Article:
(photo credit: )
The minibus that drove into the grounds of Beit Hanassi late Monday morning carried the cautionary message "Child Passengers" emblazoned on the rear window. But the eight people who emerged were hardly children. They were the seven incoming Knesset Members from the Gil Pensioners Party.
Accompanying them was Ruta Danino, a founder of the nonprofit organization turned political party.
The Gil team asked President Moshe Katsav to designate Kadima leader Ehud Olmert to form the next government.
The Gil leaders have been happy to take turns in the limelight. And the media, for their part, has so far put their cynicism on the back burner.
When the party members emerged from the meeting with Katsav, Gil chairman Rafi Eitan had to be persuaded to approach the microphone, although once he get there he was far from reticent.
"If you want to be analytical," said Eitan, "Olmert should be the [choice] because he has the majority, and he has the best chance to do something constructive in a short time."
Asked whether it might be better to accept Labor's proposal to form an emergency socioeconomic government led by Labor Chairman Amir Peretz rather than one led by Kadima, which has not placed social welfare issues at the top of its platform, Eitan said, "We'll get Olmert to put our issues on his agenda."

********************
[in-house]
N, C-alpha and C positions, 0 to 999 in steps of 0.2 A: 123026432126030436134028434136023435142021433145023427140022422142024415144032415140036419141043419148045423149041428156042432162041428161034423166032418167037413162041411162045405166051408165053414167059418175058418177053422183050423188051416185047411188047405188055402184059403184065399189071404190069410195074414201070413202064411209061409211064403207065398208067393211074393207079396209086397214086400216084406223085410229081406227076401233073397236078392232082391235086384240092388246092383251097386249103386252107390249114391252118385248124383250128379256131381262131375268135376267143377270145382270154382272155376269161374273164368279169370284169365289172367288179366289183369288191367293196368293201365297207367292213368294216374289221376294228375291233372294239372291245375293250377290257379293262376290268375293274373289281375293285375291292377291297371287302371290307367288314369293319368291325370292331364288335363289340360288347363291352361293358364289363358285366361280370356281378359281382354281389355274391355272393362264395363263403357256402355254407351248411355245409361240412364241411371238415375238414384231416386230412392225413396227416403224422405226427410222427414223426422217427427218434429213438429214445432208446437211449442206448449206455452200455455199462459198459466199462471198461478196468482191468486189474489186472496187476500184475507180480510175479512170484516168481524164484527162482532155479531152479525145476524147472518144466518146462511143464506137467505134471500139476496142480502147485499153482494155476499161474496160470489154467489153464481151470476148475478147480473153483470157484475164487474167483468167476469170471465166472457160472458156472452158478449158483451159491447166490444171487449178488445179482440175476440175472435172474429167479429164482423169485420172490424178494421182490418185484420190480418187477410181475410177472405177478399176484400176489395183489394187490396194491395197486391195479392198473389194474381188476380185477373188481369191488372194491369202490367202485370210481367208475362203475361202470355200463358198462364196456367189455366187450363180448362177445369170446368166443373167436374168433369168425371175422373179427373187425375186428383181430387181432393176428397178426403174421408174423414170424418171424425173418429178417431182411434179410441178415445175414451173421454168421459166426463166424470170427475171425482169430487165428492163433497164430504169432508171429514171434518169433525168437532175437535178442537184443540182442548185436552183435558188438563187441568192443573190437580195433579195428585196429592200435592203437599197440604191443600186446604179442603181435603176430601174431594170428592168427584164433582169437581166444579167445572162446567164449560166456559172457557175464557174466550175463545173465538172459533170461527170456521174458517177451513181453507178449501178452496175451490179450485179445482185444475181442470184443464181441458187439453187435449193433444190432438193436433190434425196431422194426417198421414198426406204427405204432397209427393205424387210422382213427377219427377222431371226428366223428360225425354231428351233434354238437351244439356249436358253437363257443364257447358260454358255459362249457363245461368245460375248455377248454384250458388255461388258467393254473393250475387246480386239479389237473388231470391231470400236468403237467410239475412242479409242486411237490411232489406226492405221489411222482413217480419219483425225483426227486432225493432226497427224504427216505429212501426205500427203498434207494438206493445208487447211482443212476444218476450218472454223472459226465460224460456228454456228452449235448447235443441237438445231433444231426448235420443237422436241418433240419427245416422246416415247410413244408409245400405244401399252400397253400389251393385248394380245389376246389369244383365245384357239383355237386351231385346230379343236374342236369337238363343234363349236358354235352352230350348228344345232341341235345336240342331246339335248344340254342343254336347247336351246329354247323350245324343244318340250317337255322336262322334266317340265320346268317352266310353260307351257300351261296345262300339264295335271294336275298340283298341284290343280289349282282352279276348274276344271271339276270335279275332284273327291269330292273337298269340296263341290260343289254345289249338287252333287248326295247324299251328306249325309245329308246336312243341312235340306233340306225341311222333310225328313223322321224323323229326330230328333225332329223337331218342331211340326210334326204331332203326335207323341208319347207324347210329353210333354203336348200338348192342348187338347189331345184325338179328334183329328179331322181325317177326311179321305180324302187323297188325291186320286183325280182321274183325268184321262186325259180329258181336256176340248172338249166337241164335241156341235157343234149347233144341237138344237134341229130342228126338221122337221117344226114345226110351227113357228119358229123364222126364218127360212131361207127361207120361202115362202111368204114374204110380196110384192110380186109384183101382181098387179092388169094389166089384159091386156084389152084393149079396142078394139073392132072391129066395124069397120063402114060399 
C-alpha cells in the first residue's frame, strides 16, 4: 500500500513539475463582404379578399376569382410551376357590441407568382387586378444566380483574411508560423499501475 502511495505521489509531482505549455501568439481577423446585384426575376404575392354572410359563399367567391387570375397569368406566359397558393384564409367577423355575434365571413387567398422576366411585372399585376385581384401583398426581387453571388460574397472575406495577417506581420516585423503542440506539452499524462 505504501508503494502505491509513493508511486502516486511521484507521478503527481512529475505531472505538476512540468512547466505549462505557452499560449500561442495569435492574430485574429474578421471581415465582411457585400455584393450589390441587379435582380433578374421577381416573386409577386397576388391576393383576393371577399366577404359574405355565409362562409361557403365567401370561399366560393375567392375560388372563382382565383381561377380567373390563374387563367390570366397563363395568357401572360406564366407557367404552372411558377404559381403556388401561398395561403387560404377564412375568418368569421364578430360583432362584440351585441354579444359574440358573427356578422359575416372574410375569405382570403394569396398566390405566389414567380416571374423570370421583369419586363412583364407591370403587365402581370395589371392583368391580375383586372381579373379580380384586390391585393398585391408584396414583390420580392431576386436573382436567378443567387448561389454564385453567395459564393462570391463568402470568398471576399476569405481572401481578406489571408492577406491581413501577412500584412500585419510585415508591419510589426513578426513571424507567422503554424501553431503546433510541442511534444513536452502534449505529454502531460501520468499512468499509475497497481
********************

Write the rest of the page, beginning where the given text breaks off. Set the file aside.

It would be best, he said, if Kadima and Labor worked together to form a government.
Asked which ministerial portfolios they wanted for their party, the members of the delegation said everyone was familiar with their demands, and that if they received portfolios they would ask for those that would do the most good for their constituents.
Eitan said the most important issue for Gil would be the identity of the next finance minister. He said he wouldn't object to Peretz being in charge of the Treasury.
Asked if he might take the portfolio for himself, Eitan took a moment to think it over and then broke into a big grin. "Why not," he said.
Relating to the cordial relations that existed among the Gil representatives, Ya'acov Ben-Yizri, deputy chairman of the Pensioners' Party and an expert on the public health system, said, "we're not people looking for careers. We've already had careers. But we do want to do the right thing by all the young people who voted for us, who showed us respect and who enabled us to do something for their grandparents."
Ben-Yizri said Gil wanted to be in the government coalition "because that's the only way we can exert influence and work effectively on behalf of senior citizens."